Important Note: Remember to consult a physician prior to beginning a new exercise program!
Muscular strength is the capacity of your body’s muscles to generate extreme amounts of force in a short period of time utilizing anaerobic energy.
Anaerobic energy produces short term bursts of energy, and does not require oxygen. Instead anaerobic energy comes from the burning of carbohydrates, and can be sustained for several minutes, after which a short rest time is needed to replenish the system. Anaerobic energy is used for everything from weight lifting and sprinting, to the low impact sports of tennis and golf. Anaerobic energy is also used within aerobic-centered workouts when additional spurts of energy are needed.
Enhanced muscular strength often increases muscle and connective tissue size and density by enlarging cells, or “building” muscles. Apart from their aesthetic value, larger muscles and connective tissues are less prone to accidents and aid long term weight control, since muscle tissue burns more calories than fat, even while resting. Size up your current strength.
Tips for Building Muscular Strength
- Stagger exercises. Concentrate on activities that work specific muscle groups. Work slowly with concentration on form and resistance to gravity. Directed energy provides the best effect, while helping to avoid injury.
- Anaerobic activity produces lactic acid build-up in muscle tissue, which can be temporarily painful.
- Stretching before and after workouts can prevent this condition.
- Like aerobic workouts, gradual progression of stress on muscles will increase muscular strength. Again, moderation is key to avoiding injury and realizing benefits.
- A warm-up is crucial to any workout.
- Rest. One or two days recovery time is necessary for maximum effect and injury prevention.
The Ontario Pistol Team held a training camp during the weekend of Nov. 23rd/24th, 2002, with their coach, Richard Horne. One of his handouts detailed a plan which was successful for him when he was an international shooting athlete. I’ve added a few things to it, and given a bit more instruction, but the information is essentially his. This Strength Training Plan can be found in the Documents section.
Muscle Endurance is the measure of how well muscles can repeatedly generate force, and the amount of time they can maintain activity. Muscular Endurance is the practical use of raw strength. It is crucial for every fitness activity, from the mostly anaerobic weight lifting repetitions (or “reps”) to intense aerobic activities like jogging (where specific muscles in the legs are used repeatedly.) Muscular endurance combines both aerobic and anaerobic energy.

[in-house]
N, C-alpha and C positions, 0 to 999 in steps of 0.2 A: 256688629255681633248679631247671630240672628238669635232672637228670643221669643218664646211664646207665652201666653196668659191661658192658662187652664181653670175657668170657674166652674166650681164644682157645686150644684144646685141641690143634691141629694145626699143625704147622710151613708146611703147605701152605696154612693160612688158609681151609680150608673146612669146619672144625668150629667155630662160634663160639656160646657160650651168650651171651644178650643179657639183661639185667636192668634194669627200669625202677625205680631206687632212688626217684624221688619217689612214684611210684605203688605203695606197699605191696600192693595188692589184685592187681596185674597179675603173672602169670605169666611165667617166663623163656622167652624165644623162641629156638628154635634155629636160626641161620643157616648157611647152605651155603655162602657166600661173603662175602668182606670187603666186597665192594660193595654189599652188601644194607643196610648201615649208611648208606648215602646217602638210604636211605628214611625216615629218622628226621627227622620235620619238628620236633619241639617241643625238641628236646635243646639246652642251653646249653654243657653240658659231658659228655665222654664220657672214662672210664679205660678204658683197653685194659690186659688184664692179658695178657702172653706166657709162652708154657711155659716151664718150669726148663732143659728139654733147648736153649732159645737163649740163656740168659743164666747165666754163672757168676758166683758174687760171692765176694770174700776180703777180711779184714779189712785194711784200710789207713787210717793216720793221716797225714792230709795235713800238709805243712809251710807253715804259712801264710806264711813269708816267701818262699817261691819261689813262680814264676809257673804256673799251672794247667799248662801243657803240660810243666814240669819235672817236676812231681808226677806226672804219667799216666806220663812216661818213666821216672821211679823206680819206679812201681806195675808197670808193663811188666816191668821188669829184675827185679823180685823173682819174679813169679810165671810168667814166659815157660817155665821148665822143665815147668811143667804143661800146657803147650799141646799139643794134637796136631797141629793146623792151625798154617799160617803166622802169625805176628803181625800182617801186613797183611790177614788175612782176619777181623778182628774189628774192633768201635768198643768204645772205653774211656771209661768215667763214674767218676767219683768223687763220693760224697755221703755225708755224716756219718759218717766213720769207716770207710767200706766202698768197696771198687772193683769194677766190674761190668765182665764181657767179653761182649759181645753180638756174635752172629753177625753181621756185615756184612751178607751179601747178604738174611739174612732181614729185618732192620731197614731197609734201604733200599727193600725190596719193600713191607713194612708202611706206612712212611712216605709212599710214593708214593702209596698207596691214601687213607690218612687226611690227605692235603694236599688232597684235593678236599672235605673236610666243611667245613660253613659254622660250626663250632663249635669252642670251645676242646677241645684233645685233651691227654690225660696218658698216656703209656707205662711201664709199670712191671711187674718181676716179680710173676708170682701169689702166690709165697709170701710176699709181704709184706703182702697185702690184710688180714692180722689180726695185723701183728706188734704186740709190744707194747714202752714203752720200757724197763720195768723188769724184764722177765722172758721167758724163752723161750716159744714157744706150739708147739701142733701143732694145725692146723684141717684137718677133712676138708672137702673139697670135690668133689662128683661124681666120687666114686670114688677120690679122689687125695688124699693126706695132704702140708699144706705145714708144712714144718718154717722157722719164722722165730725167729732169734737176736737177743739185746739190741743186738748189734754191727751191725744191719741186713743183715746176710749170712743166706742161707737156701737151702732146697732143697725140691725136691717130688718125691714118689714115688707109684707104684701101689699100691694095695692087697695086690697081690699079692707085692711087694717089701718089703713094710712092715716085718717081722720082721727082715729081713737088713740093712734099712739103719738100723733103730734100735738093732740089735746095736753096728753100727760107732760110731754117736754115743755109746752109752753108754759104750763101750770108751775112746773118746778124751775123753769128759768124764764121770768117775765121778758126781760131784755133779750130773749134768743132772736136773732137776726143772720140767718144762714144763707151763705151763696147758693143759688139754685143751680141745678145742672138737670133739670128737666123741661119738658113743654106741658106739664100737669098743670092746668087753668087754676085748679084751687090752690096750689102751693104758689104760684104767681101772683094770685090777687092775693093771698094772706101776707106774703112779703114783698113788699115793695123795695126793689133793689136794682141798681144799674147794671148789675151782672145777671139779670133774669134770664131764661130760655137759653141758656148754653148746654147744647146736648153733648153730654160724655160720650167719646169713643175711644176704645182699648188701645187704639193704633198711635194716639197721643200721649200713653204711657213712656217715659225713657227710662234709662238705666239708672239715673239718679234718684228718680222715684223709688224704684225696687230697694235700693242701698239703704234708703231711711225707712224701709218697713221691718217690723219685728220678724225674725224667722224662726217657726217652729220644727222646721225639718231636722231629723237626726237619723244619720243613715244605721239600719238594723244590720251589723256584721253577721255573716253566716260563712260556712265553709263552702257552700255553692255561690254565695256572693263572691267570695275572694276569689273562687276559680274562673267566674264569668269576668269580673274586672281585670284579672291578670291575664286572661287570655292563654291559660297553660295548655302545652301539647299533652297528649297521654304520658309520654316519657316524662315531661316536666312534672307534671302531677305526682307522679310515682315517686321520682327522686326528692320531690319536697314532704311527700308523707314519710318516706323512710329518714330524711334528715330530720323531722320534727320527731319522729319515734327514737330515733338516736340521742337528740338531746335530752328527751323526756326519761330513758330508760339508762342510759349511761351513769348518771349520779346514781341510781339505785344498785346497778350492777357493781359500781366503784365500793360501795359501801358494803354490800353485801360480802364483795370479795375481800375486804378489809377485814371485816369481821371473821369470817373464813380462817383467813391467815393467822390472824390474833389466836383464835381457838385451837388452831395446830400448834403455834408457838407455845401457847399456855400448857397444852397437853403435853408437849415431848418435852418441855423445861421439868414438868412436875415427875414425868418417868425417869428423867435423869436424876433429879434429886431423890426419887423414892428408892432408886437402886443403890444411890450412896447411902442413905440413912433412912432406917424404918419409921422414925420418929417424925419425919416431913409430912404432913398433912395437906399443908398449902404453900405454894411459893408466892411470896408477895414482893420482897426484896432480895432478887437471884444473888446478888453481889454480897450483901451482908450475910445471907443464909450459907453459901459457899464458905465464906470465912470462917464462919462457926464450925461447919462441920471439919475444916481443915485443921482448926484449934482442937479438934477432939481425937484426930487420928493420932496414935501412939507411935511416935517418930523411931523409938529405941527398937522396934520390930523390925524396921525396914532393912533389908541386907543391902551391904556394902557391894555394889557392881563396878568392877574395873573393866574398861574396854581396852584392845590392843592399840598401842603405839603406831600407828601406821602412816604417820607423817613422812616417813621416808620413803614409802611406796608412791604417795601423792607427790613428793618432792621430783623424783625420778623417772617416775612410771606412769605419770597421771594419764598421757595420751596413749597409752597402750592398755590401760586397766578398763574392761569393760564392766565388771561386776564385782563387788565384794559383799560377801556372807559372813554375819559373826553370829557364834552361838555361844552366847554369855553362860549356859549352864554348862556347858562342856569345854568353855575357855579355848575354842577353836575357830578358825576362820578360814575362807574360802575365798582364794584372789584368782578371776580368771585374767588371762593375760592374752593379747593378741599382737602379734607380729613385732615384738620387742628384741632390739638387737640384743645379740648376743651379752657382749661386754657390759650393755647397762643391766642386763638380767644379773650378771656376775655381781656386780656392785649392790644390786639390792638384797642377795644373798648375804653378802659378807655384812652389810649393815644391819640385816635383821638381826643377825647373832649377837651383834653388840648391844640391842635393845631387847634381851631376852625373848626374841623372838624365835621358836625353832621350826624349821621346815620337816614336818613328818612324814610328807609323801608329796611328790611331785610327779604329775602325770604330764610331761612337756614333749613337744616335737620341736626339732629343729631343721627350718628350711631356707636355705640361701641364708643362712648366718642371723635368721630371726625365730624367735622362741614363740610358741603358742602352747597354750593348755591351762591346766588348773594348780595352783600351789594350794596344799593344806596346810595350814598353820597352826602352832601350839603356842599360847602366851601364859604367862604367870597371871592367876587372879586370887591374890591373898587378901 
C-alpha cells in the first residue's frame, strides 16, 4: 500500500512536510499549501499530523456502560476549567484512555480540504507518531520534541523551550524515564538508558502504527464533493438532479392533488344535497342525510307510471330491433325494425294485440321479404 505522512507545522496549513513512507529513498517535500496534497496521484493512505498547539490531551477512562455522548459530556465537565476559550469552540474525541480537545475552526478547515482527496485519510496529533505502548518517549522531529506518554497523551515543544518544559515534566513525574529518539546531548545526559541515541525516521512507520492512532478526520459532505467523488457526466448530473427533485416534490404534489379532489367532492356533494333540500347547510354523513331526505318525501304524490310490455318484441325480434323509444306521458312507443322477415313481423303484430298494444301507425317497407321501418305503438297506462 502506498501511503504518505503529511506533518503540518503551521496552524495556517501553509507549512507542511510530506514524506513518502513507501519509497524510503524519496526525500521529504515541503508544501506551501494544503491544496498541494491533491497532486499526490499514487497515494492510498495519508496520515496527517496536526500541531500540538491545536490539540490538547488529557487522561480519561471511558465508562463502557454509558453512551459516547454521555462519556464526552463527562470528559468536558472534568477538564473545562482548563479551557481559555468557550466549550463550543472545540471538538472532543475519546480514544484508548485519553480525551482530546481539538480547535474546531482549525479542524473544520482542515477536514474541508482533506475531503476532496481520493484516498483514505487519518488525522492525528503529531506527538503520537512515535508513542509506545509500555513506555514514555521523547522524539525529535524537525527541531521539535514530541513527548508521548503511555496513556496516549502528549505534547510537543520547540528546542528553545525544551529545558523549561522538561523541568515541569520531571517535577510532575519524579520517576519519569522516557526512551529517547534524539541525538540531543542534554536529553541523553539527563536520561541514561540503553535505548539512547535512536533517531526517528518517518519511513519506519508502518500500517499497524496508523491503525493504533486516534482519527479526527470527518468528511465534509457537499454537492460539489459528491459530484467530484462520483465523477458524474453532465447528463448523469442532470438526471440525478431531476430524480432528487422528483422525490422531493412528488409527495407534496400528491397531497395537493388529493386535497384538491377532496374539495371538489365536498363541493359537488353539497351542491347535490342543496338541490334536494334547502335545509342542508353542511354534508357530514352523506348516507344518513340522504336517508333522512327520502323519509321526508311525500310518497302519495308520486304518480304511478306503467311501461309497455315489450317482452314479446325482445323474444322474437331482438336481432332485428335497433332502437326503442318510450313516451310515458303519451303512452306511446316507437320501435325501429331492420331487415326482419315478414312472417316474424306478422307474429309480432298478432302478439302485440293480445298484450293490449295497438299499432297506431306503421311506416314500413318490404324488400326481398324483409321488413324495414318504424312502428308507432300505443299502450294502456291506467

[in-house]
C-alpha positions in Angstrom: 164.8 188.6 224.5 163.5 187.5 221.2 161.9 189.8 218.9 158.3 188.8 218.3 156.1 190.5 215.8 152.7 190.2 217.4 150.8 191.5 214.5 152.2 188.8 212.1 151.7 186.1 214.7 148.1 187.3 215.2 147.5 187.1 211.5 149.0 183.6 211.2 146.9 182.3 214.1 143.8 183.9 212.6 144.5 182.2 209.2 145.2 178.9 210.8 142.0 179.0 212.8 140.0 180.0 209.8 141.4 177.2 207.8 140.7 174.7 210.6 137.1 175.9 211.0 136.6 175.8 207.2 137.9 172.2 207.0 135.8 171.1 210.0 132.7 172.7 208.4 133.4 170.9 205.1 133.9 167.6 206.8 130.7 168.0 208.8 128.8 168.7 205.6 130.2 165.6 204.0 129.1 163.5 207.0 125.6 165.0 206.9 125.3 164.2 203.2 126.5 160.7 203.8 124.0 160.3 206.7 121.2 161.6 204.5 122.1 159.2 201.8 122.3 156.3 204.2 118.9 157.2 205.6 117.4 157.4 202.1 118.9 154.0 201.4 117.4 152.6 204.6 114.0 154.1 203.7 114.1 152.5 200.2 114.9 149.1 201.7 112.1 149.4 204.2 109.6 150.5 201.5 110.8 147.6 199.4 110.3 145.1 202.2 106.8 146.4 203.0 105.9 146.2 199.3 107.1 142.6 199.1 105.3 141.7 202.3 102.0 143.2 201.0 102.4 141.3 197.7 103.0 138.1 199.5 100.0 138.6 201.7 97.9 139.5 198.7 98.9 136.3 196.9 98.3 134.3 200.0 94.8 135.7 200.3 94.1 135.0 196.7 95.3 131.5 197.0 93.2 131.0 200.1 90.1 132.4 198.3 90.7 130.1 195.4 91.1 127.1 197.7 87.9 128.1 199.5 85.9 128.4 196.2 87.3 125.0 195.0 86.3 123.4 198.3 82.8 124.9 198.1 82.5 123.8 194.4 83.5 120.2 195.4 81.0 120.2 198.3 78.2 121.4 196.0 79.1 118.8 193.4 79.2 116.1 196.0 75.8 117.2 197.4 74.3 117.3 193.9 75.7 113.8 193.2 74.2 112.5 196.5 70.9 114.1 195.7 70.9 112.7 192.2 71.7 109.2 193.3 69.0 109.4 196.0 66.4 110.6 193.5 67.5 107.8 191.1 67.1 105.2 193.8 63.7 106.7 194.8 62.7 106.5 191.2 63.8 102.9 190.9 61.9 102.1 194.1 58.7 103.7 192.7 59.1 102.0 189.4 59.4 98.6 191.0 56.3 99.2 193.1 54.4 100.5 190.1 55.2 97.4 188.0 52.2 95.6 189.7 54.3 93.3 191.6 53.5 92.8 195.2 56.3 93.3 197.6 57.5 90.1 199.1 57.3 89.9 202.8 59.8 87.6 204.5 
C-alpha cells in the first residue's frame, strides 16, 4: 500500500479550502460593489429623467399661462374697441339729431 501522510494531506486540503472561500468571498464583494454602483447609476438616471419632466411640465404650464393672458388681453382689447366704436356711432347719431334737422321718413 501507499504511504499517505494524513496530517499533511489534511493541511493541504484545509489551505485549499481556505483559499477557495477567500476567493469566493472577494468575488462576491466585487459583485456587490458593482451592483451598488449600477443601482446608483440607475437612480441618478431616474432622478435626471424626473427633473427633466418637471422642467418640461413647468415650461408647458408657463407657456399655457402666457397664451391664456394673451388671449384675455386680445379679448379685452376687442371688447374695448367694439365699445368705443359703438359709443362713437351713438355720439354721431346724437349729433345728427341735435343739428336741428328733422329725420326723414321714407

Tips for Building Muscular Endurance
- Like aerobic endurance and muscular strength, muscular endurance is increased through overload.
- Overworking the muscles makes them stronger and gives them more endurance. But don’t overdo it.
- Moderate increases achieve the same result with lower risk of injury.
- When weight lifting, averaging three sets of 10-12 lift repetitions is an excellent way to build endurance.
- Rest in between workouts.
Aerobic Endurance is the body’s ability to exercise whole muscle groups over an extended period of time at moderate intensity, utilizing aerobic energy. Your aerobic system uses oxygen to break down carbohydrates and convert them into lasting energy. Since it’s a prolonged need, fats and proteins are also broken down, making aerobic workouts ideal for fat loss.
Aerobic exercise also increases heart rate, strengthening the organ’s ability to contract. Stronger contractions mean an improved, stronger blood flow, in turn making a body better equipped for exercise.
Tips for Building Aerobic Endurance
- Maintain your workout for at least 15-30 minutes at your target heart rate. If you are having trouble maintaining 30 minute workouts, try staggering three 10 minute shifts throughout the day.
- Workout at least 3-4 times a week for lasting effects.
- Slowly increase your aerobic activities over a period of time to improve performance. Generally the more aerobic demands you make on your body, the stronger it gets. But be moderate. Slow gradations will help avoid injury.
- Rest. The body needs time to recover and grow. Alternating days and staggering intensity of workout can aid in your overall development and prevent injury. Paying attention to your body’s messages — soreness, tension, aches — can help you figure out when to work and when to rest.
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